Urological Emergencies in Clinical Practice стр.127

The mean survival of ambulatory patients is longer (on the order of 18 months) compared with those presenting with paraplegia (approximately 4 months) (Smith et al. 1993). Those patients who have not received androgen deprivation prior to the onset of cord compression survive for longer when compared with those who are already on hormone treatment at the time of presentation with cord compression (Huddart et al. 1997, Tazi et al. 2003).

References

Clarke NW. The management of hormone-relapsed prostate cancer. Br J

Urol Int 2003;92:860-866. Fallon B, Olney L, Culp DA. Nephrostomy in cancer patients. Br J Urol

1980;52:237-242.

Greenberg HS, Kim JH, Posner JB. Epidural spinal cord compression from metastatic tumor: results from a new protocol. Ann Neurol 1980;8:361-366.

Hamdy FC, Williams JL. Use of dexamethasone for ureteric obstruction

in advanced prostate cancer: percutaneous nephrostomies can be

avoided. Br J Urol 1995;75:782-785. Huddart RA, Rajan B, Law M. Spinal cord compression in prostate

cancer: treatment outcome and prognostic factors. Radiother Oncol

1997;44:229-236.

Smith EM, Hampel N, Ruff RL, et al. Spinal cord compression secondary to prostate carcinoma: treatment and prognosis. J Urol 1993;149: 330-333.

166 J. REYNARD AND H. HASHIM

Soper JT, Blaszczyk TM, Oke E, et al. Percutaneous nephrostomy in gynecologic oncology patients. Am J Obstet Gynecol 1988;158:1126-1131.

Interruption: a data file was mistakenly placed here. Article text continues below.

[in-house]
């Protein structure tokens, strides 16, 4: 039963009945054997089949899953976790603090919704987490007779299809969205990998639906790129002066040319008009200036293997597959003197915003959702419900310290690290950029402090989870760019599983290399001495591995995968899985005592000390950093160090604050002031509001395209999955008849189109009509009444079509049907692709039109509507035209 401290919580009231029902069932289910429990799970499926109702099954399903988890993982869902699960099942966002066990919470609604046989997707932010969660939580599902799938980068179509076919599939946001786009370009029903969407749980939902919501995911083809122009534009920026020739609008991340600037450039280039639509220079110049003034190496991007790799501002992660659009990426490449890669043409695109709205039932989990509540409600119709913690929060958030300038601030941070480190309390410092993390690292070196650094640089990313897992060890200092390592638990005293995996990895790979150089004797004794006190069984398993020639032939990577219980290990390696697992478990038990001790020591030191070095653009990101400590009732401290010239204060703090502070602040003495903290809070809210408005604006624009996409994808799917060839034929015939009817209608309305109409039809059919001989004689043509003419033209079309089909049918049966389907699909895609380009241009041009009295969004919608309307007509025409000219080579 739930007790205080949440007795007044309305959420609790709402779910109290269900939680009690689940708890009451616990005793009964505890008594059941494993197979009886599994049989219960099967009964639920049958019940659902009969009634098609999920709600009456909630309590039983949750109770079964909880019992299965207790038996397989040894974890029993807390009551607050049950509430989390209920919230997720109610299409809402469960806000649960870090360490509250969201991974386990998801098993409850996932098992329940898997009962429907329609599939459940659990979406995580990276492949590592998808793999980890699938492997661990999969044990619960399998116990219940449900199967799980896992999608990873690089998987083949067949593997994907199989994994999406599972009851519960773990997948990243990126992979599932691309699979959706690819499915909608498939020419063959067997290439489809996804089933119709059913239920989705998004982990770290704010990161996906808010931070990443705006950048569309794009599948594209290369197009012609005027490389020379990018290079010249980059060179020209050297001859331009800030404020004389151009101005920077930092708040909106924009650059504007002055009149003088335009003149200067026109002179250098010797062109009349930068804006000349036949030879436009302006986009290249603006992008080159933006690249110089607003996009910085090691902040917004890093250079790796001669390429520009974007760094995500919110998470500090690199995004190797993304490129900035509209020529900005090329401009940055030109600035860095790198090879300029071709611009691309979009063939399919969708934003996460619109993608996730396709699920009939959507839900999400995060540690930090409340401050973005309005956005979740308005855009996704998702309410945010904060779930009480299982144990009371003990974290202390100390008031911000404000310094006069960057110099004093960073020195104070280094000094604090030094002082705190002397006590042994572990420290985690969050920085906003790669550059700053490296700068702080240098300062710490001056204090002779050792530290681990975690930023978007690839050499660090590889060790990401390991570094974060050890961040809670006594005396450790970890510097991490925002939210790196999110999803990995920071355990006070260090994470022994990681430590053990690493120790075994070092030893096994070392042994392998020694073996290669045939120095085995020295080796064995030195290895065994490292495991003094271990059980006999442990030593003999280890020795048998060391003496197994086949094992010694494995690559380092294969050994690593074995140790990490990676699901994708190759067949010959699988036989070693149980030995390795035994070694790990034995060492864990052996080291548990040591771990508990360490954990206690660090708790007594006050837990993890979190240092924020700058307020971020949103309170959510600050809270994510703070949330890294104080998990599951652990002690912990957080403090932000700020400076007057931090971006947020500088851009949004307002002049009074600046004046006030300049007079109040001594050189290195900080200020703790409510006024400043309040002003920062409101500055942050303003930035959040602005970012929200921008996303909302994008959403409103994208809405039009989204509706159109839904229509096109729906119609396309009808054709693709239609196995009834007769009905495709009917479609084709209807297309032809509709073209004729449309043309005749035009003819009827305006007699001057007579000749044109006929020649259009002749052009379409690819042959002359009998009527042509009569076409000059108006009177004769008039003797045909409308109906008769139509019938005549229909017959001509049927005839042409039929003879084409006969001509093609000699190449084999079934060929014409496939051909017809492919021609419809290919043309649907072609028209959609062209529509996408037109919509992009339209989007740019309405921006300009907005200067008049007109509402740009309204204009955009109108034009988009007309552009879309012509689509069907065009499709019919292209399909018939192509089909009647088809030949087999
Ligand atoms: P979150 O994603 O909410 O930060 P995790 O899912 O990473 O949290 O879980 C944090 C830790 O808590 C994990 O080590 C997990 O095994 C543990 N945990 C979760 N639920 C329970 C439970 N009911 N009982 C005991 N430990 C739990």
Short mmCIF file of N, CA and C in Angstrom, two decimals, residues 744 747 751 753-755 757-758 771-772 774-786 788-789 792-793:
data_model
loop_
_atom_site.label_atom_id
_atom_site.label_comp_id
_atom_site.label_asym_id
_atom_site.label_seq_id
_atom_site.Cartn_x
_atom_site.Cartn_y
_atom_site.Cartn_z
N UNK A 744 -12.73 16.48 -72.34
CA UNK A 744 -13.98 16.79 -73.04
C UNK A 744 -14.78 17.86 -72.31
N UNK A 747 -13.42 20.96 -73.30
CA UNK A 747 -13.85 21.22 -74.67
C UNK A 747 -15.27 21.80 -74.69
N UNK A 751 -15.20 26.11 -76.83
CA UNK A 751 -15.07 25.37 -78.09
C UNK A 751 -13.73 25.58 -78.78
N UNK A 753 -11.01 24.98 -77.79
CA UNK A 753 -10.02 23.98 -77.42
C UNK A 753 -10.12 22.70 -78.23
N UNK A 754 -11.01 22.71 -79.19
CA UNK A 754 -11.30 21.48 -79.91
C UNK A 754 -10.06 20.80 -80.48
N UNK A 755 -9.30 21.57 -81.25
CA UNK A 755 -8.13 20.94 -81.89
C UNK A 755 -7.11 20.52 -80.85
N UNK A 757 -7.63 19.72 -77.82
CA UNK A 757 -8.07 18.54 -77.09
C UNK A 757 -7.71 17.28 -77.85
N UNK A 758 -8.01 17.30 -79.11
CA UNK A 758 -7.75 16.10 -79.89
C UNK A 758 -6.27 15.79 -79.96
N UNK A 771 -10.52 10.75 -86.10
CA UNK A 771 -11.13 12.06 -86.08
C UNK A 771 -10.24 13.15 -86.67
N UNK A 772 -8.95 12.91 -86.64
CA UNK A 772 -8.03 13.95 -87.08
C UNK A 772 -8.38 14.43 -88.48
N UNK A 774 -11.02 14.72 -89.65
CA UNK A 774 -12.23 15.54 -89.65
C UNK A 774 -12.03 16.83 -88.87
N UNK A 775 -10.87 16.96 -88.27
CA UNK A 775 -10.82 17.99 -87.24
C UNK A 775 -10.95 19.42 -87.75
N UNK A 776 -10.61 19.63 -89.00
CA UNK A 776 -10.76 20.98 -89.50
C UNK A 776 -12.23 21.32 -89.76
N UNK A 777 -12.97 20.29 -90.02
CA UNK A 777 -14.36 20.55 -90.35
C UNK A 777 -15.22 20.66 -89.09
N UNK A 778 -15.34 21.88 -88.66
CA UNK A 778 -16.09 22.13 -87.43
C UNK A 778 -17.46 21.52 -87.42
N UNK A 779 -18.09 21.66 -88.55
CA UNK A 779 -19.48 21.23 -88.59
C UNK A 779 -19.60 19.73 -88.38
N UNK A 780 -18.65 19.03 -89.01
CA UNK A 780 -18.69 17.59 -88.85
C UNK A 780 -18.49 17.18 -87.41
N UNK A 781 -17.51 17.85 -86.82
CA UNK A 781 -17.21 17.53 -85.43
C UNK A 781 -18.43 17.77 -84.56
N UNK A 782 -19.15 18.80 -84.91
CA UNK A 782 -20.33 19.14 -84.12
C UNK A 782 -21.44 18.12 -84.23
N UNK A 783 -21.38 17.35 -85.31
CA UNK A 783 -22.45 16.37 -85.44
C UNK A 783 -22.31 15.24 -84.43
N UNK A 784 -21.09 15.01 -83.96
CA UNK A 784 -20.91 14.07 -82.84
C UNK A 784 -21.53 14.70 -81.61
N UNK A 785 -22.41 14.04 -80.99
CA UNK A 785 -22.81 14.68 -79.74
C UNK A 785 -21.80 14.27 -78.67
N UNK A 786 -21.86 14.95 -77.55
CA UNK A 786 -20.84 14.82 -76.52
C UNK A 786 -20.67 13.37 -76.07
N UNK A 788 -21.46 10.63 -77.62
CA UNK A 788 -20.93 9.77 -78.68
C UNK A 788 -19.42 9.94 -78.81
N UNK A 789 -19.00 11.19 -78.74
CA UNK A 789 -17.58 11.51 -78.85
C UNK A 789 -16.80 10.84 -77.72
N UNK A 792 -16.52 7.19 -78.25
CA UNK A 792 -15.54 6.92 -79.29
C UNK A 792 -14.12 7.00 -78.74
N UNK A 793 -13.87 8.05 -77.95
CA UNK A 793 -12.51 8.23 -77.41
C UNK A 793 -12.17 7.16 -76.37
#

Sorensen PS, Helweg-Larsen S, Mouridsen H, Hansen HH. Effects of high-dose dexamethasone in carcinomatous metastatic spinal cord compression treated with radiotherapy: a randomised trial. Eur J Cancer 1994;30A.1:22-27.

Tazi H, Manunta A, Rodriguez A, et al. Spinal cord compression in metastatic prostate cancer. Eur Urol 2003;44:527-532.

Chapter 10

Common Emergency Urological Procedures

John Reynard and Nigel Cowan

URETHRAL CATHETERISATION

Indications

Indications for urethral catheterisation include relief of urinary retention; prevention of urinary retention—a period of postoperative catheterisation is common employed after many operations where limited mobility makes normal voiding difficult; monitoring of urine output, e.g., postoperatively; prevention of damage to the bladder during caesarean section; bladder drainage following surgery to the bladder, prostate, or urethra, e.g., transurethral resection of the prostate (TURP), transurethral resection of bladder tumour (TURBT), open bladder stone removal, radical prostatectomy; and bladder drainage following injuries to the bladder.


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